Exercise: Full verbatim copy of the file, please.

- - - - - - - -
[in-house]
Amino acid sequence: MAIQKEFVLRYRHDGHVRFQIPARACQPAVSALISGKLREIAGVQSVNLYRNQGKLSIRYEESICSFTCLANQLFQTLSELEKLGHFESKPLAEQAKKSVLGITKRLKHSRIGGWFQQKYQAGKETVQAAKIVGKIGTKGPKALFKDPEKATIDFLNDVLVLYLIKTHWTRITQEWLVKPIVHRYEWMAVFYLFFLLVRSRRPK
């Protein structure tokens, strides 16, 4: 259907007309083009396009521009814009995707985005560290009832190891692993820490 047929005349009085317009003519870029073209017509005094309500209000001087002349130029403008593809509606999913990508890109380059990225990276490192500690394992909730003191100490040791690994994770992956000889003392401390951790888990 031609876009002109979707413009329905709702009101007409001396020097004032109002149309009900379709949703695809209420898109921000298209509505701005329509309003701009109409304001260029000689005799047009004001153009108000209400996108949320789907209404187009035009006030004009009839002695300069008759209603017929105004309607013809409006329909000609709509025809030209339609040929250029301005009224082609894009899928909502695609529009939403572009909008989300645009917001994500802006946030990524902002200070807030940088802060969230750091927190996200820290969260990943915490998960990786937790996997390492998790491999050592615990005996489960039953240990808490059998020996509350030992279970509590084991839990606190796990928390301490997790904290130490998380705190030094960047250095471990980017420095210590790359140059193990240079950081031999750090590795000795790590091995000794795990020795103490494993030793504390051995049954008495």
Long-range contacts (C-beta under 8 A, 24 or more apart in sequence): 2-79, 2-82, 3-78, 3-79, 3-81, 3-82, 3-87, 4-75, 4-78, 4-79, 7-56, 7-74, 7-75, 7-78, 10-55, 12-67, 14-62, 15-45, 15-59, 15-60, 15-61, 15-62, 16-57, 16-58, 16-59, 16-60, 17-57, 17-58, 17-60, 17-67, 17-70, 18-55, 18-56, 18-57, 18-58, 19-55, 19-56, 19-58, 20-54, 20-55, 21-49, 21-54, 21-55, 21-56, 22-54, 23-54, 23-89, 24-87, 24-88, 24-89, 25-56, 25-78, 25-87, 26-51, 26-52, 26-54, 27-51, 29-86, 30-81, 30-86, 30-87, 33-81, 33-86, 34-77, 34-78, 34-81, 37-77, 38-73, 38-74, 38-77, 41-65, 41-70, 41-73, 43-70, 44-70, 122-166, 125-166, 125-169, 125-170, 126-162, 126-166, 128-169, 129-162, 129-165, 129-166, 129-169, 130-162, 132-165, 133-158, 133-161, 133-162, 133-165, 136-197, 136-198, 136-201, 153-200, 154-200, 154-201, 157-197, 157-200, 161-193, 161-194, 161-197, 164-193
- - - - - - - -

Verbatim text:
[in-house]
Amino acid sequence: MAIQKEFVLRYRHDGHVRFQIPARACQPAVSALISGKLREIAGVQSVNLYRNQGKLSIRYEESICSFTCLANQLFQTLSELEKLGHFESKPLAEQAKKSVLGITKRLKHSRIGGWFQQKYQAGKETVQAAKIVGKIGTKGPKALFKDPEKATIDFLNDVLVLYLIKTHWTRITQEWLVKPIVHRYEWMAVFYLFFLLVRSRRPK
């Protein structure tokens, strides 16, 4: 259907007309083009396009521009814009995707985005560290009832190891692993820490 047929005349009085317009003519870029073209017509005094309500209000001087002349130029403008593809509606999913990508890109380059990225990276490192500690394992909730003191100490040791690994994770992956000889003392401390951790888990 031609876009002109979707413009329905709702009101007409001396020097004032109002149309009900379709949703695809209420898109921000298209509505701005329509309003701009109409304001260029000689005799047009004001153009108000209400996108949320789907209404187009035009006030004009009839002695300069008759209603017929105004309607013809409006329909000609709509025809030209339609040929250029301005009224082609894009899928909502695609529009939403572009909008989300645009917001994500802006946030990524902002200070807030940088802060969230750091927190996200820290969260990943915490998960990786937790996997390492998790491999050592615990005996489960039953240990808490059998020996509350030992279970509590084991839990606190796990928390301490997790904290130490998380705190030094960047250095471990980017420095210590790359140059193990240079950081031999750090590795000795790590091995000794795990020795103490494993030793504390051995049954008495």
Long-range contacts (C-beta under 8 A, 24 or more apart in sequence): 2-79, 2-82, 3-78, 3-79, 3-81, 3-82, 3-87, 4-75, 4-78, 4-79, 7-56, 7-74, 7-75, 7-78, 10-55, 12-67, 14-62, 15-45, 15-59, 15-60, 15-61, 15-62, 16-57, 16-58, 16-59, 16-60, 17-57, 17-58, 17-60, 17-67, 17-70, 18-55, 18-56, 18-57, 18-58, 19-55, 19-56, 19-58, 20-54, 20-55, 21-49, 21-54, 21-55, 21-56, 22-54, 23-54, 23-89, 24-87, 24-88, 24-89, 25-56, 25-78, 25-87, 26-51, 26-52, 26-54, 27-51, 29-86, 30-81, 30-86, 30-87, 33-81, 33-86, 34-77, 34-78, 34-81, 37-77, 38-73, 38-74, 38-77, 41-65, 41-70, 41-73, 43-70, 44-70, 122-166, 125-166, 125-169, 125-170, 126-162, 126-166, 128-169, 129-162, 129-165, 129-166, 129-169, 130-162, 132-165, 133-158, 133-161, 133-162, 133-165, 136-197, 136-198, 136-201, 153-200, 154-200, 154-201, 157-197, 157-200, 161-193, 161-194, 161-197, 164-193